Tricams for Rock Climbing
Many climbers fail to recognize the value of tricams and instead miss protection opportunities that other types of protection simply will not work. The biggest advantage of tricams is versatility. Tricams are a dual purpose protection piece that can function passive (chocking) or actively (camming action). Tricams also are narrower that cams for the relative size, thus may work where a cam may not. For example, I have place tricams in pockets that cams simply will not work. Due to their odd shape, tricams will fit in offset placements better than stoppers and cams.
Parts of a Tricam
A tricam has four parts: sling, stitching, head and pin. The head has a stinger (fulcrum) on one side and rails on the other. The sling is around a stainless steel rolled pin. At the end of the rails are two “ears”. When you look at a tricam in passive mode the ears will be sticking up.
Placing Tricams Passively
Tricams are a stopper-like device that functions like a stopper in passive mode. I use them in place of larger stoppers due to their versatility. Tricams work best in an offset constriction or one that has a rapid or bottle neck constriction on one side of the crack and a gradual or straight side on the other (see photo). Find the largest unit that will fit the crack. Place the stinger or fulcrum on the prominent constriction side of the crack. The rails will set in the gradual constriction and you should get more surface contact on the stinger area (see photo). Slotting tricam in horizontal also works. Place the unit in a wide area and slide it sideways into a constricted area. When placing tricam horizontal place the nose or fulcrum towards the side that has the most pronounce constriction.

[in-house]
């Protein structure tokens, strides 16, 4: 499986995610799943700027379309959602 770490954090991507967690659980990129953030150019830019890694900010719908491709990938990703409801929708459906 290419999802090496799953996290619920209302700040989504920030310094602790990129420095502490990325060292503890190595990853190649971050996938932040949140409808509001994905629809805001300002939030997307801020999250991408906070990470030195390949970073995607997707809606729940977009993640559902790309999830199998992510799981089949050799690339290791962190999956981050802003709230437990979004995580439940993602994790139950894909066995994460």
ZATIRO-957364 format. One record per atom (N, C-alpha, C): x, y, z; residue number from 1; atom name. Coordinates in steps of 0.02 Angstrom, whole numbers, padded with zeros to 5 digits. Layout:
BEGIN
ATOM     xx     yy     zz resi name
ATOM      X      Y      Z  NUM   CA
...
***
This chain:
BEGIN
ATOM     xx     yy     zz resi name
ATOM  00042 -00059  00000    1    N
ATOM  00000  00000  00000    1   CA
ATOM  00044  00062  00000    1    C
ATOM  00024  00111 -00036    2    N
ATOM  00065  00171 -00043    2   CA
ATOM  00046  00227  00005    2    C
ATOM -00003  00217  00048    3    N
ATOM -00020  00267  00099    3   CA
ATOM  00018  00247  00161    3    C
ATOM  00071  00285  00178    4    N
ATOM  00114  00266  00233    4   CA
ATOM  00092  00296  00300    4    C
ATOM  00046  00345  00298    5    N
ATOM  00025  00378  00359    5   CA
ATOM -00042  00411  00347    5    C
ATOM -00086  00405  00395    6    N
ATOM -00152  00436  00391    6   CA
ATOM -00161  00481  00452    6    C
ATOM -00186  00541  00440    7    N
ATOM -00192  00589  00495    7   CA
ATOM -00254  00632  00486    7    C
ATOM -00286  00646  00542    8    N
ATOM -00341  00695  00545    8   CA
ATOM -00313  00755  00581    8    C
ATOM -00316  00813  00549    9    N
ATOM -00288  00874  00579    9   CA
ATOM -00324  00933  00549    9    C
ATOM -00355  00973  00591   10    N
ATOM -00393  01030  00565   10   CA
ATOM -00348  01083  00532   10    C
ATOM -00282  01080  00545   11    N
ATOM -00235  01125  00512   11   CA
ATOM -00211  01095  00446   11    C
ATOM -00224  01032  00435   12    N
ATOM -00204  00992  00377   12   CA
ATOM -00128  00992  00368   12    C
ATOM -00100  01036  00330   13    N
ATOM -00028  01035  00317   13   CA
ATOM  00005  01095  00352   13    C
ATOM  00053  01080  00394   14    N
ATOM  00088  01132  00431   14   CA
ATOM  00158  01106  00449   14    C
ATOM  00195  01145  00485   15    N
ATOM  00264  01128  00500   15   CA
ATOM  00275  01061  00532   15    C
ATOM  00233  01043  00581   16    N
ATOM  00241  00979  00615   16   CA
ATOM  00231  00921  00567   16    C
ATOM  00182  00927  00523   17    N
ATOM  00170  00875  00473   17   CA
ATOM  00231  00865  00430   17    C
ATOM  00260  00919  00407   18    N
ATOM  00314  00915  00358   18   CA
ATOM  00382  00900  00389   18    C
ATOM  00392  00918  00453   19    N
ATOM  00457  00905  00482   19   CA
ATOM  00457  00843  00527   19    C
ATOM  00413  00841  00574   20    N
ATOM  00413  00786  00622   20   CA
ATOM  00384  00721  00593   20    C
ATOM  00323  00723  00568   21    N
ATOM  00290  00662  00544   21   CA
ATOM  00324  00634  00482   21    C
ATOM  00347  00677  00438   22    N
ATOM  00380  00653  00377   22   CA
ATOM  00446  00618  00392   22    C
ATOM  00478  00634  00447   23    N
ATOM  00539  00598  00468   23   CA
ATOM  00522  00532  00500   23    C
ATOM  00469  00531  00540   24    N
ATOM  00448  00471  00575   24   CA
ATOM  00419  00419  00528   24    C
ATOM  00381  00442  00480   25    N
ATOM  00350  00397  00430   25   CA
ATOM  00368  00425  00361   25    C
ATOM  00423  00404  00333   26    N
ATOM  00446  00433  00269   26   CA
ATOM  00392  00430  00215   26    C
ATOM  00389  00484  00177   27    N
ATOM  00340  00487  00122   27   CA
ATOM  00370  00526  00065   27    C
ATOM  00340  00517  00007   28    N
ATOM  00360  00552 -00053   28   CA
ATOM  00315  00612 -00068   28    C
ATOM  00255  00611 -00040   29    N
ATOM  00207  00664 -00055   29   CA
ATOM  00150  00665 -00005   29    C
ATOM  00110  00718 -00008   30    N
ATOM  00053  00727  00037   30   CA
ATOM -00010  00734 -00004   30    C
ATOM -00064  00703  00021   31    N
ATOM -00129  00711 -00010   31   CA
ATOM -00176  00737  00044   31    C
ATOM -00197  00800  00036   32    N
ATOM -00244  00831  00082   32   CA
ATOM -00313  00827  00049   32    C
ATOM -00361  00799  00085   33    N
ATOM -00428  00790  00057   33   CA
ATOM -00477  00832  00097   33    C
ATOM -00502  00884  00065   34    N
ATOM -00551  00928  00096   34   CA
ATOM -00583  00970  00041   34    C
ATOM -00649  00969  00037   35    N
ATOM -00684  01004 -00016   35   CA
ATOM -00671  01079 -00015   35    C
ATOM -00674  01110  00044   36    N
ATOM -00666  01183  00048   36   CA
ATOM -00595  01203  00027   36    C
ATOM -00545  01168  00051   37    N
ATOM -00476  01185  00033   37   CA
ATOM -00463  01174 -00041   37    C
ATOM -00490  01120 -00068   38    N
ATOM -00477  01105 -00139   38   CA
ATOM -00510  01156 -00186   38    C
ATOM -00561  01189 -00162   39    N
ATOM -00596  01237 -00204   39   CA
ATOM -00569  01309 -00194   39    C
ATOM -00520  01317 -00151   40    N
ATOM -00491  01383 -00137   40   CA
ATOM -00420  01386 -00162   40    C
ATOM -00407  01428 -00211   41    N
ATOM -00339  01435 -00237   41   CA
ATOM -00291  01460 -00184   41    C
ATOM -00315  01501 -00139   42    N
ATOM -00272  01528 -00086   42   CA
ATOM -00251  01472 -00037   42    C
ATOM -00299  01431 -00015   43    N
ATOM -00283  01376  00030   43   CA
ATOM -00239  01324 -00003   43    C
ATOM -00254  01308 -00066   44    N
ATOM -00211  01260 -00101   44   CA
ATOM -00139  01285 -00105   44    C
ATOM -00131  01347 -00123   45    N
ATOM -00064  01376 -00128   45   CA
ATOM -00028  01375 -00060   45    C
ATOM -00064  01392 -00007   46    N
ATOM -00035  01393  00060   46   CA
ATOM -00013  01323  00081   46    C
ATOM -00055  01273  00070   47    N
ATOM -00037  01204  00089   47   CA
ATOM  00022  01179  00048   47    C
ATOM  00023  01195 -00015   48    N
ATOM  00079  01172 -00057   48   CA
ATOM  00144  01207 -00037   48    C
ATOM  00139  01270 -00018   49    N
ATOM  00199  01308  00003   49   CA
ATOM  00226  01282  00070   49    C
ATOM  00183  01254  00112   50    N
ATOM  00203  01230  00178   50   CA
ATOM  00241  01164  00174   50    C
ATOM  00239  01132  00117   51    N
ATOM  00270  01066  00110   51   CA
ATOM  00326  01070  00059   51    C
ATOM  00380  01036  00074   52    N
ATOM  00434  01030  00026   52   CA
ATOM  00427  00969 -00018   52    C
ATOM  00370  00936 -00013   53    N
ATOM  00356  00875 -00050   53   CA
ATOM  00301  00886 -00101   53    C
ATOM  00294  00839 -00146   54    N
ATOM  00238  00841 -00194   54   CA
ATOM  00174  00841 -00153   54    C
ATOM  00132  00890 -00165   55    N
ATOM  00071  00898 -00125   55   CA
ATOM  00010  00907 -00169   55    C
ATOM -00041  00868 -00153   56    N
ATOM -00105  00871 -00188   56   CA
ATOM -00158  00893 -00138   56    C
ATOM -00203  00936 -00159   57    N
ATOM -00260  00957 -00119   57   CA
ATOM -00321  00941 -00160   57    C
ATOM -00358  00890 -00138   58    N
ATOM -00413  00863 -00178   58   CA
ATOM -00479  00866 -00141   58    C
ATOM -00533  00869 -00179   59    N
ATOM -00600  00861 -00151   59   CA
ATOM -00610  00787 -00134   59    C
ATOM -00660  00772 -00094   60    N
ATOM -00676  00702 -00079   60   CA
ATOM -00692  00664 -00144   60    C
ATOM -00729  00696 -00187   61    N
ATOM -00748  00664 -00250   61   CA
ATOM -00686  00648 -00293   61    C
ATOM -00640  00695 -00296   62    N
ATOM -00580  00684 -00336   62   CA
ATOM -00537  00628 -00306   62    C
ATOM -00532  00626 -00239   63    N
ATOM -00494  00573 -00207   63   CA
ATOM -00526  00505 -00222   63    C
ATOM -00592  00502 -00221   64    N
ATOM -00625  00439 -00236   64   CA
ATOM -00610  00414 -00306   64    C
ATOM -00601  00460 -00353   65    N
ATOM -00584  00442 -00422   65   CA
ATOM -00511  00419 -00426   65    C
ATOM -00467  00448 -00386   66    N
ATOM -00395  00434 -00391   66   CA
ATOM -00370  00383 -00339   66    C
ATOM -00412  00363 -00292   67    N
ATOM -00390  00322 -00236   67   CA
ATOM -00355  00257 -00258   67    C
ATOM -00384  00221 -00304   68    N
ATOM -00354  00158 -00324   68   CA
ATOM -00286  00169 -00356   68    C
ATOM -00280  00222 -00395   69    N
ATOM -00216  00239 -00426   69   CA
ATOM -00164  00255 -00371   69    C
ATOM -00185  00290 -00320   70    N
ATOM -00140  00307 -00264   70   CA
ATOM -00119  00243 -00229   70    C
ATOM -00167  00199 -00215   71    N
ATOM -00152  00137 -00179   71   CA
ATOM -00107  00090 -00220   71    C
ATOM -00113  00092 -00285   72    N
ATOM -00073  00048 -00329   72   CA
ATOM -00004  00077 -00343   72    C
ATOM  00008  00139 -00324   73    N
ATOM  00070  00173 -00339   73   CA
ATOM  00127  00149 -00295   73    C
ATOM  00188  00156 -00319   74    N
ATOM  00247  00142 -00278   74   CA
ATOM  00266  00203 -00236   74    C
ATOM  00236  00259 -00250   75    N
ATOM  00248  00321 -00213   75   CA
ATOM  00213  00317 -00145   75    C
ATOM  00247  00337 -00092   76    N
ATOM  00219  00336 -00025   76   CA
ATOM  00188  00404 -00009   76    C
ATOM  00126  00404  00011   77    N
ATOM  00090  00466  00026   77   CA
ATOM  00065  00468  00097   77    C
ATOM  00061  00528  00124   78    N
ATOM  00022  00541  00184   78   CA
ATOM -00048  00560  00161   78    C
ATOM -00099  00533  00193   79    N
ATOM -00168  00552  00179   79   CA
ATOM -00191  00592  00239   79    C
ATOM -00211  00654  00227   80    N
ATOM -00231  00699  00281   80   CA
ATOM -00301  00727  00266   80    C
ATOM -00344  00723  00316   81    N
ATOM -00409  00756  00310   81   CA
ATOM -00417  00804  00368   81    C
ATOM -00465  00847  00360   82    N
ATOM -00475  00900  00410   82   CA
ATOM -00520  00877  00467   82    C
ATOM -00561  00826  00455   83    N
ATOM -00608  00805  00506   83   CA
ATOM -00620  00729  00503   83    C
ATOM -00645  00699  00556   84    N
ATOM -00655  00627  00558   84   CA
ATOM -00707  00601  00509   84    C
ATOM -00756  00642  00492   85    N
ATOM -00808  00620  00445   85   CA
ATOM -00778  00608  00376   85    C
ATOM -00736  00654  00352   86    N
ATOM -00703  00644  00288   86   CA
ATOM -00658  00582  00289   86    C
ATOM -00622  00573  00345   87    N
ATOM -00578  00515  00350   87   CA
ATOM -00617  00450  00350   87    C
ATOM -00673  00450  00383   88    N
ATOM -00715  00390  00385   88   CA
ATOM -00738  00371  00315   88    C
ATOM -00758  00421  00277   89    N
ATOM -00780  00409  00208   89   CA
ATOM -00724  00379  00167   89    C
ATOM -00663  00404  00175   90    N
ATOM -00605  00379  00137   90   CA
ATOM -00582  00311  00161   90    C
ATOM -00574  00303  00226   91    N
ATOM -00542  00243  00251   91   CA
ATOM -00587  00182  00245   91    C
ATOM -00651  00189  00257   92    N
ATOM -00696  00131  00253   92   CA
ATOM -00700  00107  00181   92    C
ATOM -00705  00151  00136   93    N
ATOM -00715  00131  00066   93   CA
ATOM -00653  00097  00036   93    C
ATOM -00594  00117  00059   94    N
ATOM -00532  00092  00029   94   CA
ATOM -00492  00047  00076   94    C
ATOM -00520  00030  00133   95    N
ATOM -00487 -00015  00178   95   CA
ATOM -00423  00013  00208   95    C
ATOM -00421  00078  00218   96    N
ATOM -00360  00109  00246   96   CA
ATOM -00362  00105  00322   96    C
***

Tricams do not work as well as stoppers in gradual constrictions. Stoppers have more gradual tapper, around 12° and are design for cracks that taper down gradually. Tricams are not suited for this and when place in such constriction will get stuck if you fall on them. Look for the offset constriction or bottle neck constriction for the best locations.
Tricams can also be the bridge between passive and active pro. Flip the head around so the webbing is running between the rails, place the stinger in a depression or behind a protrusion of rock and it will cam like a spring loaded camming device. This gives tricams the ability to exert and outward force on the rock and function in parallel cracks. Cams can do this too, but tricams are lighter and narrower.
It is important to get the stinger in a depression or behind a protrusion. The fulcrum or stinger cannot slip. If it does the unit may fail. In glassy slick rock such as limestone and some quartzite this can be a real problem. The stinger is the pivot point for engaging the camming action. If the stinger slips, the unit will not cam. I have tracked tricams out of polished quartzite at Devils Lake. In higher friction rock, tricams will function without the stinger behind a nubbin. Again, it is friction dependent. When in doubt, look for a place to place the stinger.
Try to have the rails contacting the rock in the lower-range, but not completely cammed (see photo). If you place a tricam too tight, the unit will get stuck. Set the placement with a slight pull and place a sling on it. Do not yank wildly on the unit, do a direct inline pull to set it. Tricams are very prone to wiggling out or getting stuck from rope drag in the active mode, so be sure to add a sling.
To ensure proper function of the tricams in active mode check the contact on the rails. The contact should be straight across the rails or evenly distributed on the rails. If the contact is diagonally across the rails (one rail contacting more than the other) the unit may pivot and come out when loaded. Be sure and set the unit in the direction of anticipated load and check the rock contact. If the unit pivots when you set it, move it and try again.